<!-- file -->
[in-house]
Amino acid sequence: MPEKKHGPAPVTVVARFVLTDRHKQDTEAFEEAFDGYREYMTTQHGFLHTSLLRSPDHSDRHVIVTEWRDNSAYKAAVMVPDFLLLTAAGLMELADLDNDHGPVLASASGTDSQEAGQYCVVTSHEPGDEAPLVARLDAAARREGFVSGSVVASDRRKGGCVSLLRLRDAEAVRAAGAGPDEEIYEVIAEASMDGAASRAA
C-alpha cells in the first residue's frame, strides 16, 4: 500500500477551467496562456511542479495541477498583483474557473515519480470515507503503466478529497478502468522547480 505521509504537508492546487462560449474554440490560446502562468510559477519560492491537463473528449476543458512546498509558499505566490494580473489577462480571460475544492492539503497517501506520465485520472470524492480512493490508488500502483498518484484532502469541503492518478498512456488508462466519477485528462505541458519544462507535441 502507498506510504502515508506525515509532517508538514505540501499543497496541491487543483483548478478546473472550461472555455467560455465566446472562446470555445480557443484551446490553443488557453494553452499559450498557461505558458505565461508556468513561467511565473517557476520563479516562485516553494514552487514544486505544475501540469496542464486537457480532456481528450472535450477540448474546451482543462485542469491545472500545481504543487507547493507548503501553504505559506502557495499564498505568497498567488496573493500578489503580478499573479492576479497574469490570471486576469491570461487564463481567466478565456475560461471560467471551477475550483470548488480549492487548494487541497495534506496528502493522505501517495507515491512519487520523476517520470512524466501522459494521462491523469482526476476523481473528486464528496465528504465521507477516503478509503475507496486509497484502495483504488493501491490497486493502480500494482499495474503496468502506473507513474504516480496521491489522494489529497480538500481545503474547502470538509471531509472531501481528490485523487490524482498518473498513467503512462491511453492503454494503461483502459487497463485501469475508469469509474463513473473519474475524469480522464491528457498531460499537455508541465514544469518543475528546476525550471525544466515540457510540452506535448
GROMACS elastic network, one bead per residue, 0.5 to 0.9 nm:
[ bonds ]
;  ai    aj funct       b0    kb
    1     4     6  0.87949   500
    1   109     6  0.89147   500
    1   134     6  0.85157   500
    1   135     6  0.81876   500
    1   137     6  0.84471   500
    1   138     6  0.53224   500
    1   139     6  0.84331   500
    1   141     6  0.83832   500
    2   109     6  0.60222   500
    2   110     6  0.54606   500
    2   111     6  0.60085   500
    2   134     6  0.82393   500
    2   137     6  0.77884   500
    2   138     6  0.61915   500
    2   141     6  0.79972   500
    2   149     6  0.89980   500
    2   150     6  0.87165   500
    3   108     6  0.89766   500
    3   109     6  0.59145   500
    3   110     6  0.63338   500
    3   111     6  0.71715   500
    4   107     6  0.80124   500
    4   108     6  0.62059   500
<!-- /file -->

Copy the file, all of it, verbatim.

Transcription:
[in-house]
Amino acid sequence: MPEKKHGPAPVTVVARFVLTDRHKQDTEAFEEAFDGYREYMTTQHGFLHTSLLRSPDHSDRHVIVTEWRDNSAYKAAVMVPDFLLLTAAGLMELADLDNDHGPVLASASGTDSQEAGQYCVVTSHEPGDEAPLVARLDAAARREGFVSGSVVASDRRKGGCVSLLRLRDAEAVRAAGAGPDEEIYEVIAEASMDGAASRAA
C-alpha cells in the first residue's frame, strides 16, 4: 500500500477551467496562456511542479495541477498583483474557473515519480470515507503503466478529497478502468522547480 505521509504537508492546487462560449474554440490560446502562468510559477519560492491537463473528449476543458512546498509558499505566490494580473489577462480571460475544492492539503497517501506520465485520472470524492480512493490508488500502483498518484484532502469541503492518478498512456488508462466519477485528462505541458519544462507535441 502507498506510504502515508506525515509532517508538514505540501499543497496541491487543483483548478478546473472550461472555455467560455465566446472562446470555445480557443484551446490553443488557453494553452499559450498557461505558458505565461508556468513561467511565473517557476520563479516562485516553494514552487514544486505544475501540469496542464486537457480532456481528450472535450477540448474546451482543462485542469491545472500545481504543487507547493507548503501553504505559506502557495499564498505568497498567488496573493500578489503580478499573479492576479497574469490570471486576469491570461487564463481567466478565456475560461471560467471551477475550483470548488480549492487548494487541497495534506496528502493522505501517495507515491512519487520523476517520470512524466501522459494521462491523469482526476476523481473528486464528496465528504465521507477516503478509503475507496486509497484502495483504488493501491490497486493502480500494482499495474503496468502506473507513474504516480496521491489522494489529497480538500481545503474547502470538509471531509472531501481528490485523487490524482498518473498513467503512462491511453492503454494503461483502459487497463485501469475508469469509474463513473473519474475524469480522464491528457498531460499537455508541465514544469518543475528546476525550471525544466515540457510540452506535448
GROMACS elastic network, one bead per residue, 0.5 to 0.9 nm:
[ bonds ]
;  ai    aj funct       b0    kb
    1     4     6  0.87949   500
    1   109     6  0.89147   500
    1   134     6  0.85157   500
    1   135     6  0.81876   500
    1   137     6  0.84471   500
    1   138     6  0.53224   500
    1   139     6  0.84331   500
    1   141     6  0.83832   500
    2   109     6  0.60222   500
    2   110     6  0.54606   500
    2   111     6  0.60085   500
    2   134     6  0.82393   500
    2   137     6  0.77884   500
    2   138     6  0.61915   500
    2   141     6  0.79972   500
    2   149     6  0.89980   500
    2   150     6  0.87165   500
    3   108     6  0.89766   500
    3   109     6  0.59145   500
    3   110     6  0.63338   500
    3   111     6  0.71715   500
    4   107     6  0.80124   500
    4   108     6  0.62059   500